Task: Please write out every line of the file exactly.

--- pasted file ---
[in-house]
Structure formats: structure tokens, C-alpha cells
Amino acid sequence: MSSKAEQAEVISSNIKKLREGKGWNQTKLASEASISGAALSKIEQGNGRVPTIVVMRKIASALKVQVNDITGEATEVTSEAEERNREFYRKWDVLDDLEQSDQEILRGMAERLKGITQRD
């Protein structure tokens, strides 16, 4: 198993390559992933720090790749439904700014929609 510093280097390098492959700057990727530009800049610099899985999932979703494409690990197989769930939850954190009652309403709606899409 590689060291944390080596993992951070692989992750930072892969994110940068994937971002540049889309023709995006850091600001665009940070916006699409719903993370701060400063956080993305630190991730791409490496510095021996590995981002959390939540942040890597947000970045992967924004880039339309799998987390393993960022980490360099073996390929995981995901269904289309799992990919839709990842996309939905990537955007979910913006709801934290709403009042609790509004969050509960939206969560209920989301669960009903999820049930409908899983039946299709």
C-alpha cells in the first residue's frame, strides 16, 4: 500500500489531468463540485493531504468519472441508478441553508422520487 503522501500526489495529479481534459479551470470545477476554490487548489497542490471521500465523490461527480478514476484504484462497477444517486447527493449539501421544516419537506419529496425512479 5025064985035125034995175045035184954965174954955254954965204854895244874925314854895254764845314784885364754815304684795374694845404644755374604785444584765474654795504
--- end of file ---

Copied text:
[in-house]
Structure formats: structure tokens, C-alpha cells
Amino acid sequence: MSSKAEQAEVISSNIKKLREGKGWNQTKLASEASISGAALSKIEQGNGRVPTIVVMRKIASALKVQVNDITGEATEVTSEAEERNREFYRKWDVLDDLEQSDQEILRGMAERLKGITQRD
């Protein structure tokens, strides 16, 4: 198993390559992933720090790749439904700014929609 510093280097390098492959700057990727530009800049610099899985999932979703494409690990197989769930939850954190009652309403709606899409 590689060291944390080596993992951070692989992750930072892969994110940068994937971002540049889309023709995006850091600001665009940070916006699409719903993370701060400063956080993305630190991730791409490496510095021996590995981002959390939540942040890597947000970045992967924004880039339309799998987390393993960022980490360099073996390929995981995901269904289309799992990919839709990842996309939905990537955007979910913006709801934290709403009042609790509004969050509960939206969560209920989301669960009903999820049930409908899983039946299709």
C-alpha cells in the first residue's frame, strides 16, 4: 500500500489531468463540485493531504468519472441508478441553508422520487 503522501500526489495529479481534459479551470470545477476554490487548489497542490471521500465523490461527480478514476484504484462497477444517486447527493449539501421544516419537506419529496425512479 5025064985035125034995175045035184954965174954955254954965204854895244874925314854895254764845314784885364754815304684795374694845404644755374604785444584765474654795504